Do you and your wife still travel? What else do you do in your off-time?

We do not travel as often as we did in the past, but just before the ASH annual meeting in Orlando, I visited the Join for Joy camp in Kenya – this is an inspiring initiative based on the idea that sports and play can have a significant impact on children’s development and in broadening their perspectives. The program, run by the Join for Joy charity, offers children from the poorest rural areas in Kenya the opportunity to break out of their environment and enjoy themselves through sports and play, stimulating their youthful enthusiasm and imagination, while also promoting emotional and physical skills and education about other aspects of life that they might not have been exposed to otherwise. For me, it was a moving experience – not only to witness the changes (almost overnight) in these children, but also because the charity was founded by our son Michiel five years ago.

Occasionally, travel is also a part of keeping memories and history alive. One year ago I went back to Jever, a little city in northern Germany, where my mother was born and where my grandparents ran a small business before World War II. The town placed a memorial for the Jewish citizens of Jever at the site where the local synagogue had been set fire to on Kristallnacht in 1938. The memorial was named for my grandfather, who was the last chairman of the synagogue, and descendants of those former Jewish citizens gathered in Jever from all over the world to attend the ceremony. When you are younger, you don’t make time for that; I am at the age now where this has become more important. Without honoring those memories, all of that history would be lost.

The Löwenberg family on one of their favorite Italy vacations (Rome).
The Löwenberg family on one of their favorite Italy vacations (Rome).

When I am not working, I enjoy being with family. We have four grandchildren, all between two and four years old, and I enjoy them enormously. Watching them grow up with your own children as parents is very special.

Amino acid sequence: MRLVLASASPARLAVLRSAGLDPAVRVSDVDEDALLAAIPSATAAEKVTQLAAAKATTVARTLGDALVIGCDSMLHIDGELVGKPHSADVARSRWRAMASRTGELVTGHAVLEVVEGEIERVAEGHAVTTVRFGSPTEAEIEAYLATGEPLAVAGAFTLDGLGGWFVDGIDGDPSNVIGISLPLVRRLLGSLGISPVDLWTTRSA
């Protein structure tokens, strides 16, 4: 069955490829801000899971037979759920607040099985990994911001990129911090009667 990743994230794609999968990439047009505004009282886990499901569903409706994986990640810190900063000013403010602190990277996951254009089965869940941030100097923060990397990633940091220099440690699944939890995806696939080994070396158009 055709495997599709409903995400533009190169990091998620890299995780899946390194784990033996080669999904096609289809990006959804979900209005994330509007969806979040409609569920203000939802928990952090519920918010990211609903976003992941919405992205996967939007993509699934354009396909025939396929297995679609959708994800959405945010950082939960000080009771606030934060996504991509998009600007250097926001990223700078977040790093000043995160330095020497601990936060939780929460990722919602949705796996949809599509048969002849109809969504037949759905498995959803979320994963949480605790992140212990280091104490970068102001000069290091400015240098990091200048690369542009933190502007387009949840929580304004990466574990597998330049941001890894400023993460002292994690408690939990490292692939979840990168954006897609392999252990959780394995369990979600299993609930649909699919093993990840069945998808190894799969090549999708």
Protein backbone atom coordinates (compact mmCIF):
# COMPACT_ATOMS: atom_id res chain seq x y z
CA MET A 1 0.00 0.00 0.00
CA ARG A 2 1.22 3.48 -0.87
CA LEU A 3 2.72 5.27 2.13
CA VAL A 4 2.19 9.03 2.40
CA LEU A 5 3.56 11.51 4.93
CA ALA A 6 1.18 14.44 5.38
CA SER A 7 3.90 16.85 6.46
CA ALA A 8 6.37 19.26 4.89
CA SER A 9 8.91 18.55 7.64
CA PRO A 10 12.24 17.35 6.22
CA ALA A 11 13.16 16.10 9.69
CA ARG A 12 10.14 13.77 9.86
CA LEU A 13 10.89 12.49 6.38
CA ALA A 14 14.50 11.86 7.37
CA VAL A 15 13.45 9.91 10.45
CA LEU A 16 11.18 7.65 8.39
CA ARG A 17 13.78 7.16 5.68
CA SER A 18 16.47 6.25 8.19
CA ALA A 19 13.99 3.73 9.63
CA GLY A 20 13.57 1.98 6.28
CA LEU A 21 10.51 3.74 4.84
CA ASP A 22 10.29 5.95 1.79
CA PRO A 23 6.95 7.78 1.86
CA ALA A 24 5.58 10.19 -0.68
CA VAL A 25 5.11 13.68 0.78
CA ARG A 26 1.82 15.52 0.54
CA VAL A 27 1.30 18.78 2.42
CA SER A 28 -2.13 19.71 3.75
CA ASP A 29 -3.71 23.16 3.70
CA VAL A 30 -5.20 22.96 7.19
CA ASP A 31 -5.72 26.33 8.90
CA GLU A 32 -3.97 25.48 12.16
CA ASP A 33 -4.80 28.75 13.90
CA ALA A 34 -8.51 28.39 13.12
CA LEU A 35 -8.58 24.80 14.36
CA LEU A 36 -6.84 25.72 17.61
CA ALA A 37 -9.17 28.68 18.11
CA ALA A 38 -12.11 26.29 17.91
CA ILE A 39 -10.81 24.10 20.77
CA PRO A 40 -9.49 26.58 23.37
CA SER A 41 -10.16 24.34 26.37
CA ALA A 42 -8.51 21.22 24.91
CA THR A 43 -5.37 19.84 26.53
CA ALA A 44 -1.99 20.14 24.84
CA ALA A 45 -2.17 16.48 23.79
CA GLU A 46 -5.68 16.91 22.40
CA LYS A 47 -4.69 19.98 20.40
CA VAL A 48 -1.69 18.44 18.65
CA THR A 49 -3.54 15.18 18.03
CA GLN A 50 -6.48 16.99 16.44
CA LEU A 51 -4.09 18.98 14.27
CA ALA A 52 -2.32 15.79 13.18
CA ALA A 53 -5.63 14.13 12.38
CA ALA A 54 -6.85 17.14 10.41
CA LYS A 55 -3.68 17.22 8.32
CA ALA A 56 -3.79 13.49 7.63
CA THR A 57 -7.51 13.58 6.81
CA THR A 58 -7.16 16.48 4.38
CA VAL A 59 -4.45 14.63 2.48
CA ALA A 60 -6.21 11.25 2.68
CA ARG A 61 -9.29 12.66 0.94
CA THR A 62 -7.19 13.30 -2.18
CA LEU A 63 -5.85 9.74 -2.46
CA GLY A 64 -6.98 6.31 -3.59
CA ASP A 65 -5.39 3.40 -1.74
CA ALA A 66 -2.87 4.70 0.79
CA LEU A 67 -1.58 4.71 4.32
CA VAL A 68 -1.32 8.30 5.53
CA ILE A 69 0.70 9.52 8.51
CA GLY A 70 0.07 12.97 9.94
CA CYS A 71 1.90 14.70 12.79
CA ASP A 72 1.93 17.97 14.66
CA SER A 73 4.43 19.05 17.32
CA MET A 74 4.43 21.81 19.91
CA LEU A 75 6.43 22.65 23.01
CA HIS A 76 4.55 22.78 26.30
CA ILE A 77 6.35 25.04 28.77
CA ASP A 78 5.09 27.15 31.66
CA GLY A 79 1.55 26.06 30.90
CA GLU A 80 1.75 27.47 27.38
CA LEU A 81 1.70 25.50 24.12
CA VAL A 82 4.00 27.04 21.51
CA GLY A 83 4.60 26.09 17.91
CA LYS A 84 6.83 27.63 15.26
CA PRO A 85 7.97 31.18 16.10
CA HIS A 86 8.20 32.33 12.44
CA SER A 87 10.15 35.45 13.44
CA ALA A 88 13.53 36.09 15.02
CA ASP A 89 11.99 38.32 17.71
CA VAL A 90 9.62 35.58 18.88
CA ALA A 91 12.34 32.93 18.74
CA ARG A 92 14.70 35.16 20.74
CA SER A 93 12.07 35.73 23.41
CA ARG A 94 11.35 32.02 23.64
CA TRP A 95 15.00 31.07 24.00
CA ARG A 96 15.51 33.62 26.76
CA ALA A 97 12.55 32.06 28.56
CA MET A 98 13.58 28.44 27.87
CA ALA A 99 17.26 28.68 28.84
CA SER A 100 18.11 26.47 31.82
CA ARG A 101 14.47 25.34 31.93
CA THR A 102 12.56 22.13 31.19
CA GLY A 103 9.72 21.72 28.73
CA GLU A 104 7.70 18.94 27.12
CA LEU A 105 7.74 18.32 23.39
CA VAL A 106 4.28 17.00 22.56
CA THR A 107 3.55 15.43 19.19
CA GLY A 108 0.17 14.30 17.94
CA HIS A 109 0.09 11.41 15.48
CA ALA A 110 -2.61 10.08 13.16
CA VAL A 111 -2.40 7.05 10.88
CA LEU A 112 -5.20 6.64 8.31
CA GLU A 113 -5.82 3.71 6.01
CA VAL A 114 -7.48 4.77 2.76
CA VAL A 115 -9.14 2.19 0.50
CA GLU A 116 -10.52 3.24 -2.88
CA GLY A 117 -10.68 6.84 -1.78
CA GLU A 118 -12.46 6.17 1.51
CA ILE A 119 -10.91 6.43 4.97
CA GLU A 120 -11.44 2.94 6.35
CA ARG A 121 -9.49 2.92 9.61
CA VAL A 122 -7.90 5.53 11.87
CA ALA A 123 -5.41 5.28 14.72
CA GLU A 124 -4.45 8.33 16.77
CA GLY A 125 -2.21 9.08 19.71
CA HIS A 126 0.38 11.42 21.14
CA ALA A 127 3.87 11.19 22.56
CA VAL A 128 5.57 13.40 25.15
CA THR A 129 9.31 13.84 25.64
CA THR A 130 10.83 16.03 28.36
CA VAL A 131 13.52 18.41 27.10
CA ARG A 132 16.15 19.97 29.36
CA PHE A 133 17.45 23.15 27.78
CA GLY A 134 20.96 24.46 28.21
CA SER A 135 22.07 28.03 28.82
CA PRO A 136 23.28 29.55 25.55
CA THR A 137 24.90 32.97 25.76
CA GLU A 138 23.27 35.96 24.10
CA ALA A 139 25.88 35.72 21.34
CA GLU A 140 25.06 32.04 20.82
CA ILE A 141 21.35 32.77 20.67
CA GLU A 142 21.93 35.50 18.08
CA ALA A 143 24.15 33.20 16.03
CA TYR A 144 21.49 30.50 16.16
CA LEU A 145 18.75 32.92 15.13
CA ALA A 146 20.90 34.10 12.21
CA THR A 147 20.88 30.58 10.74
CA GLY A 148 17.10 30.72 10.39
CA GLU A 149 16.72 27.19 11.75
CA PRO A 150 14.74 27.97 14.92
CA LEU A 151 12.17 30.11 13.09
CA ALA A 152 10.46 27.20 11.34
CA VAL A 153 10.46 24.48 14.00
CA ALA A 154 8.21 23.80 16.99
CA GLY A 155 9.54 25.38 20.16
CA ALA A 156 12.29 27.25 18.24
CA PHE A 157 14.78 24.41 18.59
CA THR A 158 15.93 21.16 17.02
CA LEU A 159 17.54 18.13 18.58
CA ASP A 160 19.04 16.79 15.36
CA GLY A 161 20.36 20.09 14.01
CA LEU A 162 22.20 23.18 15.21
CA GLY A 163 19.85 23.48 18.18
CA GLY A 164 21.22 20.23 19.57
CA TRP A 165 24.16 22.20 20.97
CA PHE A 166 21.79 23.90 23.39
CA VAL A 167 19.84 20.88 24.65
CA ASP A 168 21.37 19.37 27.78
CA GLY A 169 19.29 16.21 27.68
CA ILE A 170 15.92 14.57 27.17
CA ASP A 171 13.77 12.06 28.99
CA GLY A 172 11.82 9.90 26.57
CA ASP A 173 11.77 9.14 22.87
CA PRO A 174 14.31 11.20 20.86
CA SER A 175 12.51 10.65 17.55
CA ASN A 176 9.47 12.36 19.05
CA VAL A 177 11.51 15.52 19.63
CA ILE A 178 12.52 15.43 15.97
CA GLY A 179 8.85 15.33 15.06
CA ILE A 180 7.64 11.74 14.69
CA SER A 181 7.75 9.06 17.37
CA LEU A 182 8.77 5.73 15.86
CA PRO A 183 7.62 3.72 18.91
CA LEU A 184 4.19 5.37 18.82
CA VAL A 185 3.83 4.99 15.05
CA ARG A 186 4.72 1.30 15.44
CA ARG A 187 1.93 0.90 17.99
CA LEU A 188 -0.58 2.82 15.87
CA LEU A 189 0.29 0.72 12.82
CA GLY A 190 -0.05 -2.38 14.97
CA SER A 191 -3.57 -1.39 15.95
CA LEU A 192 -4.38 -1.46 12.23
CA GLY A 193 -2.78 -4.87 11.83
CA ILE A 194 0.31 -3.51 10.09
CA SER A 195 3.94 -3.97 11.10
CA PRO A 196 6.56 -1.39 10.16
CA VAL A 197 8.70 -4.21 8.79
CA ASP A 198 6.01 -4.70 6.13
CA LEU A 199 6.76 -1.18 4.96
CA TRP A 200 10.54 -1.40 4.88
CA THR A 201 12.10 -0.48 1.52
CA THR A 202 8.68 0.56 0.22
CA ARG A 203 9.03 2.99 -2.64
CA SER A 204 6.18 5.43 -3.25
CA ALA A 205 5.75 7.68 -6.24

How does it feel to be editor of Blood during its milestone 70th anniversary?

Blood has been a crucial and loyal partner for successive generations of hematologists. The Journal has faithfully reported the profound changes in clinical practice and biologic concepts that have revolutionized hematology during the last 70 years, and my goal – and the goal of our terrific team of colleague-editors and dedicated staff – is to continue to keep the needs of our current readership in mind. It is an honor to be the guardian of the Journal during this anniversary, and to be trusted to uphold the standards that our predecessors have established.

What questions do you ask when you are interviewing someone for a position?

In an interview, I always want a clear answer to the questions, “What do you really want to do in your future? What are your real interests? What drives you?” The answers to those questions should guide them in their decisions.

What advice would you pass on to early-career hematologists/oncologists?

Be realistic with yourself in your career objectives. Don’t force yourself into a particular direction; ask yourself what you like to do, what you are good at, and – first of all – follow your heart. At least, that’s what I have tried to do.

It’s important to enjoy your career, but it is also important to understand what your strengths and weaknesses are. When you are younger, you have to make difficult choices, but once you make that choice, don’t look back. Just go for it.